Empathy is entering into another person’s world and feeling with that person, rather than feeling sorry for him or her. This is what the apostle Paul was encouraging us to do when he wrote, “Bear one another’s burdens” (Galatians 6:2). Empathy is more than feeling sorry that your spouse is burdened or troubled. Empathy takes place as you carry your spouse’s burdens. It says, “I feel your pain.”
Empathy expresses connection on a much deeper emotional level. Watch how Christ modeled the gift of empathy with His close friends when His good friend Lazarus died. “When Jesus saw her [Mary] weeping, and the Jews who had come with her also weeping, he was deeply moved in his spirit and greatly troubled. And he said, ‘Where have you laid him?’ They said to him, ‘Lord, come and see.’ Jesus wept” (John 11:33-35).
Isn’t it fascinating how the shortest verse in the Bible, “Jesus wept,” is also the best illustration of empathy? I’m convinced that Jesus knew He was going to raise Lazarus from the dead. Jesus already had the perfect solution in mind for the problem He encountered. He didn’t try to calm down the family when He found them weeping and agonizing over the loss of their brother. Instead of trying to relieve their pain by talking about the solution or how He was going to fix the problem, Jesus modeled empathy. Jesus wept. After Christ’s empathy, the Jewish people watching exclaimed, “See how he loved him!” (John 11:36).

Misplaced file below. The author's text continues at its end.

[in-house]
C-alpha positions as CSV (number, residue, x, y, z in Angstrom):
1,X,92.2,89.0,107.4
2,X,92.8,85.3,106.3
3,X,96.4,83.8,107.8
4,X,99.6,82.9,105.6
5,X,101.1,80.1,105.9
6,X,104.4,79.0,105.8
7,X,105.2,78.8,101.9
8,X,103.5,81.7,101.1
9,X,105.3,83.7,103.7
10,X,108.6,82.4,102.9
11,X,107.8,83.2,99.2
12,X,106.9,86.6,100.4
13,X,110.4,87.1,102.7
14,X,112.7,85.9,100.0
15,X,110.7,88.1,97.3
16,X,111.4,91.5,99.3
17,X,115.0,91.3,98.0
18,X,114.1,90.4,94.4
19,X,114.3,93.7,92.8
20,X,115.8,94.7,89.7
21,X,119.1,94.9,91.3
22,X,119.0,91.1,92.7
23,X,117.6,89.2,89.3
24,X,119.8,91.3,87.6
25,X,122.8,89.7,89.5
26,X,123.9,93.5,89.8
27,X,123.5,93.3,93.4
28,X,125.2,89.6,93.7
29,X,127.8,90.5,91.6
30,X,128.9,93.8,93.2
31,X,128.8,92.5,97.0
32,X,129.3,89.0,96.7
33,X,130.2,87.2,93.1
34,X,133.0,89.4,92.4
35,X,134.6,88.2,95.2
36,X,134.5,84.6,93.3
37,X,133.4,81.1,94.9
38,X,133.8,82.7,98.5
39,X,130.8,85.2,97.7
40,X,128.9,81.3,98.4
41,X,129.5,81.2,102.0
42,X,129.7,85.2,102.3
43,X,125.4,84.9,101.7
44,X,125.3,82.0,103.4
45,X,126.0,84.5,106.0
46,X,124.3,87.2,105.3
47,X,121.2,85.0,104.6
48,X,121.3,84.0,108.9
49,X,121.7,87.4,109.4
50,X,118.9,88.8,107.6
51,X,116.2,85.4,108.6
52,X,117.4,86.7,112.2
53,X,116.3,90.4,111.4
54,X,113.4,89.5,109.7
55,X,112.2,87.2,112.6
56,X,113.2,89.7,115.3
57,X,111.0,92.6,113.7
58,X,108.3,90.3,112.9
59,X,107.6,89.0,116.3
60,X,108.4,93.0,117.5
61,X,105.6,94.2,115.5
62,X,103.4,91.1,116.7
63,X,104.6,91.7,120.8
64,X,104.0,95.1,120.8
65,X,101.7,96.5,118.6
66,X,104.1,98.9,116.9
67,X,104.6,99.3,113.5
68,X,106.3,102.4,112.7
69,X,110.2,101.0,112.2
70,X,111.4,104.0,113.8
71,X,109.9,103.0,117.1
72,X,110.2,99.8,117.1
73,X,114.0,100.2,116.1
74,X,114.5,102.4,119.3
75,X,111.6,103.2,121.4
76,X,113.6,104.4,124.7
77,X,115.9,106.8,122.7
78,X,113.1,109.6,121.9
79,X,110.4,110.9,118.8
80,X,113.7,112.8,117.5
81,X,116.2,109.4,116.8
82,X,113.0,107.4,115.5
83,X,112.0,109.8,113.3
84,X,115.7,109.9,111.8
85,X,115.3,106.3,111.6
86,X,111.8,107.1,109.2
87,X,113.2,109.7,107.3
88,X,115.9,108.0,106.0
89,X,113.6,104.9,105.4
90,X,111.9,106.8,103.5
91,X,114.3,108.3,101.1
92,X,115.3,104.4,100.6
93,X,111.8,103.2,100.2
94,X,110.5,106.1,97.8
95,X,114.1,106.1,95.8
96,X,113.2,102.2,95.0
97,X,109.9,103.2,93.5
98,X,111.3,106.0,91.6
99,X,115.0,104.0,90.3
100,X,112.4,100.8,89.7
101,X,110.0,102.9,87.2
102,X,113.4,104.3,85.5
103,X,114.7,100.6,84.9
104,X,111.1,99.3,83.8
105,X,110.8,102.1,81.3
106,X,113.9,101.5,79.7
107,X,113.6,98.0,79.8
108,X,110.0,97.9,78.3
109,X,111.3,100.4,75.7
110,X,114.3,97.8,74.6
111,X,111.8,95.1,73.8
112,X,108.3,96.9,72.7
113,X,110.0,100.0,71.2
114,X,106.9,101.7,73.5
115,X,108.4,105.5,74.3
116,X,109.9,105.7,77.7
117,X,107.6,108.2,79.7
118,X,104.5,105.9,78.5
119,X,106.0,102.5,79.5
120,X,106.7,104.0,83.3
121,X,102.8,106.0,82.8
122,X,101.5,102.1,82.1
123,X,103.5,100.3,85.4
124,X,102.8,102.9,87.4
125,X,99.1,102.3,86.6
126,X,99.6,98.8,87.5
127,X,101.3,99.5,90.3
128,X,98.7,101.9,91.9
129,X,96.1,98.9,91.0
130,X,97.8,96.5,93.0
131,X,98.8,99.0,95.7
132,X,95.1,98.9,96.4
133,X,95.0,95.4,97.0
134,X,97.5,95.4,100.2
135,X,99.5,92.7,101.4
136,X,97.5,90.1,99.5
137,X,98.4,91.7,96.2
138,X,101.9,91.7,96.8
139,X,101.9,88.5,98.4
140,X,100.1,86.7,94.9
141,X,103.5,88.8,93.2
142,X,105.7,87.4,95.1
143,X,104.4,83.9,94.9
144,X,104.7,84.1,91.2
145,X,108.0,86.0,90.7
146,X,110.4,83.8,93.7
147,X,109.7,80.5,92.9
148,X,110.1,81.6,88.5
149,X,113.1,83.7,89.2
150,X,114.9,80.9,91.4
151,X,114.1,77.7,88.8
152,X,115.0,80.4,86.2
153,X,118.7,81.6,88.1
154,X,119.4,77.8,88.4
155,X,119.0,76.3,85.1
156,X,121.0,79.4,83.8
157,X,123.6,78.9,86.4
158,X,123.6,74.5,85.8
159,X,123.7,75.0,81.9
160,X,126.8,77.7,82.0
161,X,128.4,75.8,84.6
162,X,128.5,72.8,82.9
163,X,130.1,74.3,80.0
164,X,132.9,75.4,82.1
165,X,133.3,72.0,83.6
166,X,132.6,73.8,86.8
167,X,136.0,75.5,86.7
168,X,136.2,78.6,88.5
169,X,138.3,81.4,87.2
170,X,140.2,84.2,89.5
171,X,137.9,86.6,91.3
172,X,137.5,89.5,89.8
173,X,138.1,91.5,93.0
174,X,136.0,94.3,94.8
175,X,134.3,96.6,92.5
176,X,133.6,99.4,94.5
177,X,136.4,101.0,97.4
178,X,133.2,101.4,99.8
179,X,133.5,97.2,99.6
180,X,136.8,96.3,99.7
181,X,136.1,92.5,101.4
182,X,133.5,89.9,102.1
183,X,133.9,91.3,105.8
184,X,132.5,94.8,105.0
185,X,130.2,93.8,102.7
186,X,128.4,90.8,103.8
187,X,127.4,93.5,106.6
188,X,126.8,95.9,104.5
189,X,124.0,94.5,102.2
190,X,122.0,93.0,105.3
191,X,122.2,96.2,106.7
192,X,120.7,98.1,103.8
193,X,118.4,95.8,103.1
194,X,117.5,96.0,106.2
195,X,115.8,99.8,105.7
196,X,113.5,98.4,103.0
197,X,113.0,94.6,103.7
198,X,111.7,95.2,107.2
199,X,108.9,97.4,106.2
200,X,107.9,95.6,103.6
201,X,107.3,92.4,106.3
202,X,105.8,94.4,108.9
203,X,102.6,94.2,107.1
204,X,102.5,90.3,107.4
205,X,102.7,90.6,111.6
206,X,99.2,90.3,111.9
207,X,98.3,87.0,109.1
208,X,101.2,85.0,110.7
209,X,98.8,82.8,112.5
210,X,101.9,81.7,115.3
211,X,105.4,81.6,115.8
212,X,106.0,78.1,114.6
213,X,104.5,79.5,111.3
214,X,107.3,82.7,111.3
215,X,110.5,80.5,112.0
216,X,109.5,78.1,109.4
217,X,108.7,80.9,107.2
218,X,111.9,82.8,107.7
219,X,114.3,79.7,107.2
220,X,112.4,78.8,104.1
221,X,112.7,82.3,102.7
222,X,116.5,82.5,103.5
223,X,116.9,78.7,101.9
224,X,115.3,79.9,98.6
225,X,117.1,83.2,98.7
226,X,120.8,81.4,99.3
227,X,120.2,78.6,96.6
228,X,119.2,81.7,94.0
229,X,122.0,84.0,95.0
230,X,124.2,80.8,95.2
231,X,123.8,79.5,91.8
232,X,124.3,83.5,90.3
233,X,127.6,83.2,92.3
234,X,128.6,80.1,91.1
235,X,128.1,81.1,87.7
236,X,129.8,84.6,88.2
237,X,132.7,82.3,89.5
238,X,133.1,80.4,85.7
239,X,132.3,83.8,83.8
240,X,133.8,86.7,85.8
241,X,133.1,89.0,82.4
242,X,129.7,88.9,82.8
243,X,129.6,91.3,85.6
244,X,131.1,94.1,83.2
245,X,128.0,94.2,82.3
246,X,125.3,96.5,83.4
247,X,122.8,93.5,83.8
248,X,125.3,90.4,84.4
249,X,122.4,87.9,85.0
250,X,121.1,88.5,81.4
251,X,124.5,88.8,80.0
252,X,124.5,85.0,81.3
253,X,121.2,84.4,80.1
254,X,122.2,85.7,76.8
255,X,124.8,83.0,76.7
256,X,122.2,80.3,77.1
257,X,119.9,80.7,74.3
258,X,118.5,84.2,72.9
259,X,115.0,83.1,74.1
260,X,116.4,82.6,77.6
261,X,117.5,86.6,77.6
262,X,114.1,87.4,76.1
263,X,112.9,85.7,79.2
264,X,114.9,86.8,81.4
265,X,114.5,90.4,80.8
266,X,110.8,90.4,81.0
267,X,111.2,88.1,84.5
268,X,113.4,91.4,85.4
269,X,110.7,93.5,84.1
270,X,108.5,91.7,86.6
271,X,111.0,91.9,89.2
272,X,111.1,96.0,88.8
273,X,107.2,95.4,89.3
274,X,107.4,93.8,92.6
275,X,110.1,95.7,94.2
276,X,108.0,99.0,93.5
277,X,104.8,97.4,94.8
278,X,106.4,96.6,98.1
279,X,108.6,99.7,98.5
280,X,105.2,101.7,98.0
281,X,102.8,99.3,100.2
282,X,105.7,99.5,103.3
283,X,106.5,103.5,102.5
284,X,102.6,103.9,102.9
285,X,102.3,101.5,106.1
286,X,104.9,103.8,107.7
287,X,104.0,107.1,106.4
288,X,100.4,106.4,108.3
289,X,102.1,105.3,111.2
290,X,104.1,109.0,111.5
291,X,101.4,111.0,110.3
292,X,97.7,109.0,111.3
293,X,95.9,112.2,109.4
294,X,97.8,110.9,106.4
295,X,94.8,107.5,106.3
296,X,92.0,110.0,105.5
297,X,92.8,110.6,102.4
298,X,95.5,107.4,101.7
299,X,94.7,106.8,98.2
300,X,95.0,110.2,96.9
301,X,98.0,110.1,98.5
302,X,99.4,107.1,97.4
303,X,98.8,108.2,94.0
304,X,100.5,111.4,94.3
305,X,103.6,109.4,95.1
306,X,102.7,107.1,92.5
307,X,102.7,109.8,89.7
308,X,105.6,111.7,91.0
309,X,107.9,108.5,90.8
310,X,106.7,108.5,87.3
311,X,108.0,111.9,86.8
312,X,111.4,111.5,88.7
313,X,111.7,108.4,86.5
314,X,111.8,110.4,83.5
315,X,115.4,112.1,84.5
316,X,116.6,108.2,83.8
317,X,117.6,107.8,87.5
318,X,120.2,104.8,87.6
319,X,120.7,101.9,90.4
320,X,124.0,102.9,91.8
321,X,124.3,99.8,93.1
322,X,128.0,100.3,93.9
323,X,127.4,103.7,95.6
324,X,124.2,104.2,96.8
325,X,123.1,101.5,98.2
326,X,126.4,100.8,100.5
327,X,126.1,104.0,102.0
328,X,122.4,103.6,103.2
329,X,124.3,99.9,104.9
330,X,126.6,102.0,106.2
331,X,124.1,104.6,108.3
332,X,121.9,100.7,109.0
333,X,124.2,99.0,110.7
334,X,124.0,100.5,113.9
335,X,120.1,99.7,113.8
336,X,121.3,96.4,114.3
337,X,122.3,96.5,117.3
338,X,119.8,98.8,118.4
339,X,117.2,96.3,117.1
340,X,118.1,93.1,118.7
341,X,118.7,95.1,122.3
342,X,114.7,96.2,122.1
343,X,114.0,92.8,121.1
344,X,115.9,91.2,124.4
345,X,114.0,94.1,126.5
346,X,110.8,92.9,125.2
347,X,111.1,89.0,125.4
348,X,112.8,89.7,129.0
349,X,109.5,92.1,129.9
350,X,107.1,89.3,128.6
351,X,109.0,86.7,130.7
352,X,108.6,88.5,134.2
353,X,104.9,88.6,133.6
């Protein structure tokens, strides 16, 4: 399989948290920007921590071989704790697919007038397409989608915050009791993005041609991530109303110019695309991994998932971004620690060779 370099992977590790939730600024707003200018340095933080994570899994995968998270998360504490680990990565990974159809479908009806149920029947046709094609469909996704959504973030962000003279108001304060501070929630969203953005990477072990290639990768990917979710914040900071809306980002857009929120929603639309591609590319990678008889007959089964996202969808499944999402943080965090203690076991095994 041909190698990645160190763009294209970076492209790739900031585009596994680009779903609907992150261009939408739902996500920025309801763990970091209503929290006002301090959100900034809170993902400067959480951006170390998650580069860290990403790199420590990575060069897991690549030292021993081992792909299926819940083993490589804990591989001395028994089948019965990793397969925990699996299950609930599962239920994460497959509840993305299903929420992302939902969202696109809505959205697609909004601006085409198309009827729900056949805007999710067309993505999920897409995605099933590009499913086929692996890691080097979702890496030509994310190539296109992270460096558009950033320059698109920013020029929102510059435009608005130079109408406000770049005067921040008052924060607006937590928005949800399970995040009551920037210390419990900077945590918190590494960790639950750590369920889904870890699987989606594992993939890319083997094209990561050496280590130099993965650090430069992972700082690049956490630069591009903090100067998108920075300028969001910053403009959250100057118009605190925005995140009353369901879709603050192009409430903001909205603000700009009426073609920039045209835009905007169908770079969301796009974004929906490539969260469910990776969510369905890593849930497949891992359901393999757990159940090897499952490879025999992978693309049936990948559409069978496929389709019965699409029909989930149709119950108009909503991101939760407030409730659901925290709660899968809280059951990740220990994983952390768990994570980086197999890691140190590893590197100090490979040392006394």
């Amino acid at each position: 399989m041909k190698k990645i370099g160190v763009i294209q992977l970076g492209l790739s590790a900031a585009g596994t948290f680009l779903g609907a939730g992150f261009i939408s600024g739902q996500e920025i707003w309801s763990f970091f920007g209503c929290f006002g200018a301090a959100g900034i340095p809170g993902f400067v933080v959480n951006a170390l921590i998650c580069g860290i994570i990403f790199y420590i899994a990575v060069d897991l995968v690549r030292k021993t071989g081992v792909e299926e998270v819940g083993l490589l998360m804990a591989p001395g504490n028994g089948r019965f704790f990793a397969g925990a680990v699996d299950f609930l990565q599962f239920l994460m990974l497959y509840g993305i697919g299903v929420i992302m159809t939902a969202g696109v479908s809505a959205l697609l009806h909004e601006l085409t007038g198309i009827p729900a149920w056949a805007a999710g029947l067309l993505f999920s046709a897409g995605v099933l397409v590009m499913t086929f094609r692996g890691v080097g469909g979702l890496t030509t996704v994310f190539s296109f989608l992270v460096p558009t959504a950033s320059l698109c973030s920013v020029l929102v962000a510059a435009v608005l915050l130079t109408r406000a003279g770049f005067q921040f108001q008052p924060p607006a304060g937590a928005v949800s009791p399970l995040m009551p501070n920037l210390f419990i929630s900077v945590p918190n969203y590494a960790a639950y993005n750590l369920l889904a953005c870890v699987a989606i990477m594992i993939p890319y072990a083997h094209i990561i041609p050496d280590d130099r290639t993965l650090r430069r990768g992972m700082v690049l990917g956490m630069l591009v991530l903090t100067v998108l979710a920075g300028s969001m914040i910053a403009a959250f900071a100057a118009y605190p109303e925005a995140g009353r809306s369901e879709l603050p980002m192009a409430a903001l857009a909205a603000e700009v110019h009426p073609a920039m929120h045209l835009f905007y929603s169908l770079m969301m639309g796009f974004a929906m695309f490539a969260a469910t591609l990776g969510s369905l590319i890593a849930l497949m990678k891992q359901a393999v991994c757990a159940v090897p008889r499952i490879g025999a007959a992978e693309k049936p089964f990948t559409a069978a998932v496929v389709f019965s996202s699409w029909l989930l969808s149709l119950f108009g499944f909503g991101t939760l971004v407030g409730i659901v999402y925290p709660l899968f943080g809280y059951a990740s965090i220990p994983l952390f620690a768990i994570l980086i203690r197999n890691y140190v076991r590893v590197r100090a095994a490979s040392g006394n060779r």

Putting empathy into action
Becoming empathetic is a process. First, allow your open heart to be touched by the pain of others; Jesus was “deeply moved in spirit.” Next, allow your heart to experience what your spouse is feeling; Jesus wept with them. Finally, don’t try to end his or her pain; follow Christ’s example and just sit with your spouse’s emotions. We don’t need to fix someone’s feelings or try to move them beyond their pain.
Romans 12:15 provides great advice: “Rejoice with those who rejoice, weep with those who weep.” Certainly, Jesus raised Lazarus from the dead, but He took the time to mourn and empathize with His friends first. When my wife, Erin, is hurting, she does not want me to ignore her and pretend nothing is going on. She doesn’t want me to say, “Snap out of it!” She doesn’t want me to compare her situation to that of the less fortunate. Erin wants me to mourn with her, experience her emotions, feel her pain and see things from her perspective. Listening helps me to understand and validate her emotions. Empathy, however, allows me access to the deepest levels of intimacy by saying, “I feel with you.”
Dr. Greg Smalley is vice president of Family Ministries at Focus on the Family.